Siren song bewitches Glenbeulah

by Sabrina Nucciarone
Review Correspondent

GLENBEULAH - A recent request for the village to look into the number of times a siren must sound — and sound properly – led to a discussion of liability and state statutes at the Oct. 11 Village Board meeting.

Citizens present to voice their concern indicated that once a week would be enough to test the siren, but once a month would not be adequate because people may forget the day, time, or purpose of the sound drill.

Though many towns and villages across Wisconsin have siren-testing on a regular schedule, when questioned if there was a liability for the village or if a state statute needs to be followed, “we’ve not looked into that,” Trustee Dan Grunewald had to admit.

Village President Douglas Daun said the board would look into a new siren, having a sounding schedule of once a week, and any upgrade needed, according to what is researched on the subject of liability and state statutes.

Cell towers have become a mainstay on the landscape and Glenbeulah is no different. Village Attorney Michael Bauer explained the current situation the village is in regarding the placement of a new tower — away from the village center — powered by Verizon.

Offering “good news and bad news” on the matter, Bauer offered the good news first.

In spite of a first filing by Verizon that was denied by the board because of technical and legal issues, Verizon provided what is called a search ring. A search ring is the area in which frequency issues, if any, show up because of the landscape — hills, trees, buildings, etc. — that may stop communication waves from reaching the intended coverage area.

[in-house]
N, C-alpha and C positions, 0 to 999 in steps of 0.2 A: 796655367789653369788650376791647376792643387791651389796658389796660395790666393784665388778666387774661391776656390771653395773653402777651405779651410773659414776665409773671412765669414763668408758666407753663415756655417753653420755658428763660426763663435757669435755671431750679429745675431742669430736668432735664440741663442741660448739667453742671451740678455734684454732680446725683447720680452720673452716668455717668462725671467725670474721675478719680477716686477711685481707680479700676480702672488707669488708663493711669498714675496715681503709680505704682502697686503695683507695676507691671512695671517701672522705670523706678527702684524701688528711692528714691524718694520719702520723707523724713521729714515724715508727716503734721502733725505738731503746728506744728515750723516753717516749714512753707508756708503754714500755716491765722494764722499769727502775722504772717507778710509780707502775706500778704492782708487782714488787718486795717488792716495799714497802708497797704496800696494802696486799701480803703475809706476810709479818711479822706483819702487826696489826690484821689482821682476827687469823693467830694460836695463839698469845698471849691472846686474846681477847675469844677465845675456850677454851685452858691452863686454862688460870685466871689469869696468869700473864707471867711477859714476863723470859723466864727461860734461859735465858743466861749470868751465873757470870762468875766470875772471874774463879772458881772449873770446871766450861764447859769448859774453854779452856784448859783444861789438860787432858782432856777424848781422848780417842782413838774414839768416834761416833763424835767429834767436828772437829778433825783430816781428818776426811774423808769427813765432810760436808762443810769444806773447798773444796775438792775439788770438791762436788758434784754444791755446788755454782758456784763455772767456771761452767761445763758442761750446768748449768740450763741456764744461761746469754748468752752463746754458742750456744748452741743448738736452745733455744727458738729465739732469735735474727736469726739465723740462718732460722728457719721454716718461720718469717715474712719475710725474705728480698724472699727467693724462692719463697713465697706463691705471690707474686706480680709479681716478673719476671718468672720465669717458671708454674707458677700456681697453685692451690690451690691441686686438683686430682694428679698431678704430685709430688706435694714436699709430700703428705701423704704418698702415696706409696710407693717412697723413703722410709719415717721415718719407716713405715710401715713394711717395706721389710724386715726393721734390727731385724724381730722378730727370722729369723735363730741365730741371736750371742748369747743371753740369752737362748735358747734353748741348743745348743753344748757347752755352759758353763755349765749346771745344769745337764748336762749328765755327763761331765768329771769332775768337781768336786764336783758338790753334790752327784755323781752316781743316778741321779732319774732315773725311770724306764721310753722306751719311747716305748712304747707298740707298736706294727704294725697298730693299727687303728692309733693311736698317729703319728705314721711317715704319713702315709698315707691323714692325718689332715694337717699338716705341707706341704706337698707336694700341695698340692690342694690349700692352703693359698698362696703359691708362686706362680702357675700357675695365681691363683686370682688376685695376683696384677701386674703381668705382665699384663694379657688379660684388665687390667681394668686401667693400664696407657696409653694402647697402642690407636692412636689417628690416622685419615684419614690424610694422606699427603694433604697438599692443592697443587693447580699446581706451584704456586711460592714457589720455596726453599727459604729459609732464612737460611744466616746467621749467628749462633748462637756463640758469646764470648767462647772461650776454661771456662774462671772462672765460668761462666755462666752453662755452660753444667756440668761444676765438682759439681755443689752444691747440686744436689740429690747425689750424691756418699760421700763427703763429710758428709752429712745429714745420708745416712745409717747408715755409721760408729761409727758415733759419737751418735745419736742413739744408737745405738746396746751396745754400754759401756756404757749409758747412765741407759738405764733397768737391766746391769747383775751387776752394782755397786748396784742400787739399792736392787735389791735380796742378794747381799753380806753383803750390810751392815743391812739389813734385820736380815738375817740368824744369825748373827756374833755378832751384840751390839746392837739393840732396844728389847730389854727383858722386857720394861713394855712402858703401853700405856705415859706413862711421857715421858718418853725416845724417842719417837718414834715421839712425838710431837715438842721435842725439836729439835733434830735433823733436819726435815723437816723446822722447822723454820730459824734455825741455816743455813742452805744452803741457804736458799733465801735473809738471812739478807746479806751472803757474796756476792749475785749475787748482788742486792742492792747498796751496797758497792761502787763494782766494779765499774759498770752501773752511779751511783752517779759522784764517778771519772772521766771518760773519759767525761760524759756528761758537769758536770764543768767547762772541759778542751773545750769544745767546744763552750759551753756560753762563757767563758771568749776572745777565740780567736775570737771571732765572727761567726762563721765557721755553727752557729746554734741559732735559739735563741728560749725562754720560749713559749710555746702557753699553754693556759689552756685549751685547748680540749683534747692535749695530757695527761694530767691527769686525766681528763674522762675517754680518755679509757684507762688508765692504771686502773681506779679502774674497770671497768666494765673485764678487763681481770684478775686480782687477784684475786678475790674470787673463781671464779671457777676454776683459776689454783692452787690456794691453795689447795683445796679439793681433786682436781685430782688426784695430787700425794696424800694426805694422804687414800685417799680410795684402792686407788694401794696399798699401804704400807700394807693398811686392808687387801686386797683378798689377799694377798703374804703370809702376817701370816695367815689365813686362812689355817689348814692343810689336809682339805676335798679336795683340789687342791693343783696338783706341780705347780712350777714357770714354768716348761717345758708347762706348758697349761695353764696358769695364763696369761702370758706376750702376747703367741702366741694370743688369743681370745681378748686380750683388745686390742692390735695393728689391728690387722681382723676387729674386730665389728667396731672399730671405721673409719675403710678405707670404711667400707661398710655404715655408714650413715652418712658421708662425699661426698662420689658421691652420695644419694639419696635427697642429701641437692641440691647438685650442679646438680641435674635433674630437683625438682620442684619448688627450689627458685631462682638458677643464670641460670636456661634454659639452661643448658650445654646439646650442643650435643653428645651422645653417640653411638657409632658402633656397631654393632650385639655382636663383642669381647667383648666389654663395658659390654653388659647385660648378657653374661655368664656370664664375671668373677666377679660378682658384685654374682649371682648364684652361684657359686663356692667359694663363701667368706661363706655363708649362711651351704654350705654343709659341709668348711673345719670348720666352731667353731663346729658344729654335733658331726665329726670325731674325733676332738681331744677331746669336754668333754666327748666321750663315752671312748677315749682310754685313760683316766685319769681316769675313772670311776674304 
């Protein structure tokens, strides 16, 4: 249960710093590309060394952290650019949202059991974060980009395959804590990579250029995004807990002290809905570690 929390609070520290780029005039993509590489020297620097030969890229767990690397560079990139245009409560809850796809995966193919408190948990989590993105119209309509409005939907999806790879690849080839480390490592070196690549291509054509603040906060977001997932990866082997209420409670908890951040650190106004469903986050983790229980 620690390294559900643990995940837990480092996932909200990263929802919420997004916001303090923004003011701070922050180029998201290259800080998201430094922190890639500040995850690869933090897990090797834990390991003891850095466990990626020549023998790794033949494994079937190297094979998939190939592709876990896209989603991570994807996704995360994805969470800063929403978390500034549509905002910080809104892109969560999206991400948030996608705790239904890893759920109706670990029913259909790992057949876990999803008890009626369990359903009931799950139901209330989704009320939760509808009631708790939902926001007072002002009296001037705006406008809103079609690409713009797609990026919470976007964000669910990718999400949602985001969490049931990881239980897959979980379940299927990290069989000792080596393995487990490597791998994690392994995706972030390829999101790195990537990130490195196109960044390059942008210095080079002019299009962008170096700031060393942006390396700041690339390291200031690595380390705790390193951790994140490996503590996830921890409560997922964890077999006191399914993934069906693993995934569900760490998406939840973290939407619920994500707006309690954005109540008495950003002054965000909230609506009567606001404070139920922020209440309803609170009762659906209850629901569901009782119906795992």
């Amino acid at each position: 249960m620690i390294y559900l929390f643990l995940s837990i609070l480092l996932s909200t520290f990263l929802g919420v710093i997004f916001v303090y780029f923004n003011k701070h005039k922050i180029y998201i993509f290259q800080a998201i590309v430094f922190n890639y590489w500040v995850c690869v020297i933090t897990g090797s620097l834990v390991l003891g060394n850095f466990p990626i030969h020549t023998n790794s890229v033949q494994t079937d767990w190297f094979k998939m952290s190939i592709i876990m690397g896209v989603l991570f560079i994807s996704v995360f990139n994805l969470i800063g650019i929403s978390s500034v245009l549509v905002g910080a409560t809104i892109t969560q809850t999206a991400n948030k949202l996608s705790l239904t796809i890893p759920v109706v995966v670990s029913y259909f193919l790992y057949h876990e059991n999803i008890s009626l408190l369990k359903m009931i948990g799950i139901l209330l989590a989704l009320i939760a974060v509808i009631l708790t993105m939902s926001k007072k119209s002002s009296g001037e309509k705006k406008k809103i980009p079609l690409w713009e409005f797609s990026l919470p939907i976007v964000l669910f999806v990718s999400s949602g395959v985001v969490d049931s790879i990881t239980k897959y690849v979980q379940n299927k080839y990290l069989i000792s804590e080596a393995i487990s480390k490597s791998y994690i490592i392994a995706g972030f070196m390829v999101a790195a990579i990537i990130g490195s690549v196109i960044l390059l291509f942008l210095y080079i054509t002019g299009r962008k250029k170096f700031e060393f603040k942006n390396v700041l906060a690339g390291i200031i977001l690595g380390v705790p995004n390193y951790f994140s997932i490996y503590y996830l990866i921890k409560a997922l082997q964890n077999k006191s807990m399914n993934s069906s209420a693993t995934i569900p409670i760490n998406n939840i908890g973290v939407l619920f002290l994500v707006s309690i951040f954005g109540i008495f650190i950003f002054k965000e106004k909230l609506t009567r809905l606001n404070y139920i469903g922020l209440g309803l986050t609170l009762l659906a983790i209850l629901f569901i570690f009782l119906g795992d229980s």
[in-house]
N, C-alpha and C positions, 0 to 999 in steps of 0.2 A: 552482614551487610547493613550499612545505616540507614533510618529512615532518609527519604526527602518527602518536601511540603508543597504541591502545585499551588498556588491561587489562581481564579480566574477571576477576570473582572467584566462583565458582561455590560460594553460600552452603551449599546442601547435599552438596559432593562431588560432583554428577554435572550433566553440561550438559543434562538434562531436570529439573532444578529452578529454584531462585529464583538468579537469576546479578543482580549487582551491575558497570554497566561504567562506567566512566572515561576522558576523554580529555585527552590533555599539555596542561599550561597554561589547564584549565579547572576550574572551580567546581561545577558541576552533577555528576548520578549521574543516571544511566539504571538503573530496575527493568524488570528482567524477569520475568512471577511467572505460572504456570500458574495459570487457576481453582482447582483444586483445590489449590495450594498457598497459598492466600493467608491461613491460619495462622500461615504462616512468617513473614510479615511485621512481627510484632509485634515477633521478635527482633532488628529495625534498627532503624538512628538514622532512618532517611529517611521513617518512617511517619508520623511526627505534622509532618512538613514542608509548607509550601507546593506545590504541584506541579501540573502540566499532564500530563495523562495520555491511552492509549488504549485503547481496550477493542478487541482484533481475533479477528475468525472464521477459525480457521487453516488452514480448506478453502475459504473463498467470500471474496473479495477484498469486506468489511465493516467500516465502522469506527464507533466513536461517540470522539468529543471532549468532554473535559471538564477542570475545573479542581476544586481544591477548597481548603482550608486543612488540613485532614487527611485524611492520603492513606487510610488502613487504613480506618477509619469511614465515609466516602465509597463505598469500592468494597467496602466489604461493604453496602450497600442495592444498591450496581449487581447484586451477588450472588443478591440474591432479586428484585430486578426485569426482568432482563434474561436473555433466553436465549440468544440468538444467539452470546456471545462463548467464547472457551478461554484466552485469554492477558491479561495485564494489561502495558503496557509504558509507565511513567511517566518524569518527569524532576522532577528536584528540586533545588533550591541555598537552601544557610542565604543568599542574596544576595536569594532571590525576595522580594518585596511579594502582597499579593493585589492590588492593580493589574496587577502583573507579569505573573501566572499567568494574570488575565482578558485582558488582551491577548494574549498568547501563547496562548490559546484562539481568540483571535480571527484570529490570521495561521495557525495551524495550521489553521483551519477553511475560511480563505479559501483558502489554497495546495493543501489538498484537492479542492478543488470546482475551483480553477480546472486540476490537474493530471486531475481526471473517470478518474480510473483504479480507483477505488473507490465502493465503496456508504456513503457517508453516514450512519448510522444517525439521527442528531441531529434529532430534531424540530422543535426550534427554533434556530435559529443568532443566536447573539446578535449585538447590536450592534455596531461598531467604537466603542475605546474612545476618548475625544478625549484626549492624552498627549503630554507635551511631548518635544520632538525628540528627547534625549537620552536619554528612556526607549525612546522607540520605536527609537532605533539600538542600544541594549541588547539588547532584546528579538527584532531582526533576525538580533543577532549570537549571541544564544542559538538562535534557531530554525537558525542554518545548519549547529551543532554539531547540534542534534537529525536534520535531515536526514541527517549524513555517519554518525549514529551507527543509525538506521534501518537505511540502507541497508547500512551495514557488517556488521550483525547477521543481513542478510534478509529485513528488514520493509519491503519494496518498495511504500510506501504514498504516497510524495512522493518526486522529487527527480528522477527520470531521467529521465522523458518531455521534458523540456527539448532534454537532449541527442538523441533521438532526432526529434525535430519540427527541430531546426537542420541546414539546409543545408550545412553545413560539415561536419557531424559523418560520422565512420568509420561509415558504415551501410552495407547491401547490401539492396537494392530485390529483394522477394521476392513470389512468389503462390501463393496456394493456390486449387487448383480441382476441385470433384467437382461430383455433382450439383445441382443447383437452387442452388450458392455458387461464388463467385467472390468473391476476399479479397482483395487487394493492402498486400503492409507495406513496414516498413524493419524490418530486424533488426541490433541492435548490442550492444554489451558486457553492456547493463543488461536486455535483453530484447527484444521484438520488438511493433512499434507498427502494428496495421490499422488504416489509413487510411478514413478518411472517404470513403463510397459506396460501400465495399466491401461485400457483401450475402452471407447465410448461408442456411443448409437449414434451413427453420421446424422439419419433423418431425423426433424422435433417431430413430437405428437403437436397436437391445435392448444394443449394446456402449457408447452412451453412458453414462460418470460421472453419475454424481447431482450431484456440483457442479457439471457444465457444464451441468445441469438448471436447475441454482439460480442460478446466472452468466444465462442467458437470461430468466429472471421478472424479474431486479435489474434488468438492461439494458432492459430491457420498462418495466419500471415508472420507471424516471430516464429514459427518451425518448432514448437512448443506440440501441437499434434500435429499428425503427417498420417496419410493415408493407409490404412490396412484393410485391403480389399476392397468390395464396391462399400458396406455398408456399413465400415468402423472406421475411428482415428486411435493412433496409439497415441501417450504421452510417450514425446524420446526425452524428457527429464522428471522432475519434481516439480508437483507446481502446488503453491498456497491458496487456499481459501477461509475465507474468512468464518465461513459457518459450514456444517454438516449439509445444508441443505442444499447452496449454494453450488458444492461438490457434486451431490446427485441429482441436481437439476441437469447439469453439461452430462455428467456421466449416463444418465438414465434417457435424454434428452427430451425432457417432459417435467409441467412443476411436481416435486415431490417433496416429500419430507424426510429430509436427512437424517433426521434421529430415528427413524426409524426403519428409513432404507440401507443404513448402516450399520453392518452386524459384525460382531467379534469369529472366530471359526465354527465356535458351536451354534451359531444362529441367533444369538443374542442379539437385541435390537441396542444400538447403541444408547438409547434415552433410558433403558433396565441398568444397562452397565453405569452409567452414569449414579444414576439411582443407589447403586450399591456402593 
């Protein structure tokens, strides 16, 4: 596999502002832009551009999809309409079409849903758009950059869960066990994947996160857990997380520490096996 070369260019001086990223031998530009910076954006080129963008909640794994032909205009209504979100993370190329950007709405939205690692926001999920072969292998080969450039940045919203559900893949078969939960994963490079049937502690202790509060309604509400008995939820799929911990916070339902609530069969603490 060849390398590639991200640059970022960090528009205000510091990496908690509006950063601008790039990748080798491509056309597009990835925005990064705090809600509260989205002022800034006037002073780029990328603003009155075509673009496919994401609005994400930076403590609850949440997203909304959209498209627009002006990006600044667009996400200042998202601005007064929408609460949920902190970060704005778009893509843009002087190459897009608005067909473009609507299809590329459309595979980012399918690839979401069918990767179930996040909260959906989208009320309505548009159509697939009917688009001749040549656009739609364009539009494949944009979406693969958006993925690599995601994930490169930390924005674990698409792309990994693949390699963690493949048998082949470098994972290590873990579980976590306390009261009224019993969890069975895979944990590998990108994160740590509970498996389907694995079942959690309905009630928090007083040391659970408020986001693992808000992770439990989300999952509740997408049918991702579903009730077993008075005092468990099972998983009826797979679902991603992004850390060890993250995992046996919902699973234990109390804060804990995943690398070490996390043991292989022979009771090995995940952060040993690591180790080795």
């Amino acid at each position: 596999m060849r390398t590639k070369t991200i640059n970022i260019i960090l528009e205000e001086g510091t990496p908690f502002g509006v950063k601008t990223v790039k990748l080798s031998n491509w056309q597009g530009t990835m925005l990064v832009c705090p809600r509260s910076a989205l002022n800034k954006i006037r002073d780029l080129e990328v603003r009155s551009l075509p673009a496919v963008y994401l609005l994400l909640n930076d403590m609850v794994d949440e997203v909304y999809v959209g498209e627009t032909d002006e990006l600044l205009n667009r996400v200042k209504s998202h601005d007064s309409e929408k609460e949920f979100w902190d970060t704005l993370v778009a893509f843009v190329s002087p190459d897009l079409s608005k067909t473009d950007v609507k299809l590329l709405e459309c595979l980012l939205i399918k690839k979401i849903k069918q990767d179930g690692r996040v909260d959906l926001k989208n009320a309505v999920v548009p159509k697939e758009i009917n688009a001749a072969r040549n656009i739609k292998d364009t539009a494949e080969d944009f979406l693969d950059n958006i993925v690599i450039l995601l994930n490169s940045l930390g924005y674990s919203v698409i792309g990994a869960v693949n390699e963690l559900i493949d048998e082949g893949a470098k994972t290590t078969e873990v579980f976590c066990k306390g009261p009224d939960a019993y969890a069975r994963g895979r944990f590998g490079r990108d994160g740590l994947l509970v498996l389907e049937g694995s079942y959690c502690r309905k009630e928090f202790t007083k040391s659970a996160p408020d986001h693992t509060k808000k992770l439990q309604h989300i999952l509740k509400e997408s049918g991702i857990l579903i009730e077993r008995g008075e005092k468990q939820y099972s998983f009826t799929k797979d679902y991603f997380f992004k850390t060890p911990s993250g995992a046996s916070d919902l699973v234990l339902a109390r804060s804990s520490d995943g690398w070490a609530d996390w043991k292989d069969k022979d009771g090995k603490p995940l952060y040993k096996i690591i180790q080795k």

The bad news, Bauer said, includes that where the village wants the tower is not sufficient. He added that knowing the search ring allows the village to look at different sites that are suitable.

“This information gives you more time to find out other property that could be used as a site,” Bauer said.

For best possible return for both parties, the board indicated the village must own the property and the property has to meet the needs for construction of a tower, according to information Verizon provided to Bauer.

An extension will be filed and a public hearing about the issue will be tentatively scheduled for January. If no extension is filed by Dec. 7, by statute the first filing is deemed approved.

The Glenbeulah Fire Department has been overdue in upgrading wearable fire protection gear.

Fire Chief Michael Mooney indicated that the protective wear used by firefighters has to meet federal standards. The gear currently being used has a shelf-life of 10 years and Mooney said they have been in use for about 15 years.

“What is available now is 50 percent lighter and 30 to 40 percent more flexible,” Mooney said.

With a budget of $30,000 to replace current gear, the prices on the coats and pants will increase July 2018 and Mooney said he would like the gear ordered before the prices go up, based on the state contract supplier.

The mild weather had the village putting off the replacement of a snow thrower, but when someone asked the age of the current one in use, it drew a few laughs.

Based on a review by Herbie Kohlmann, who provides maintenance for the village, the main brands being reviewed are Husqvarna, Cub Cadet, and Ariens, as John Deere does not make a walk-behind model.

Other concerns discussed were if there is any trade-in value with the old snow-thrower and what, if any, the municipal discount would be with any and all possible retailers.

“We have to do our due diligence to find out all the prices,” Trustee Scott Starniticky said.


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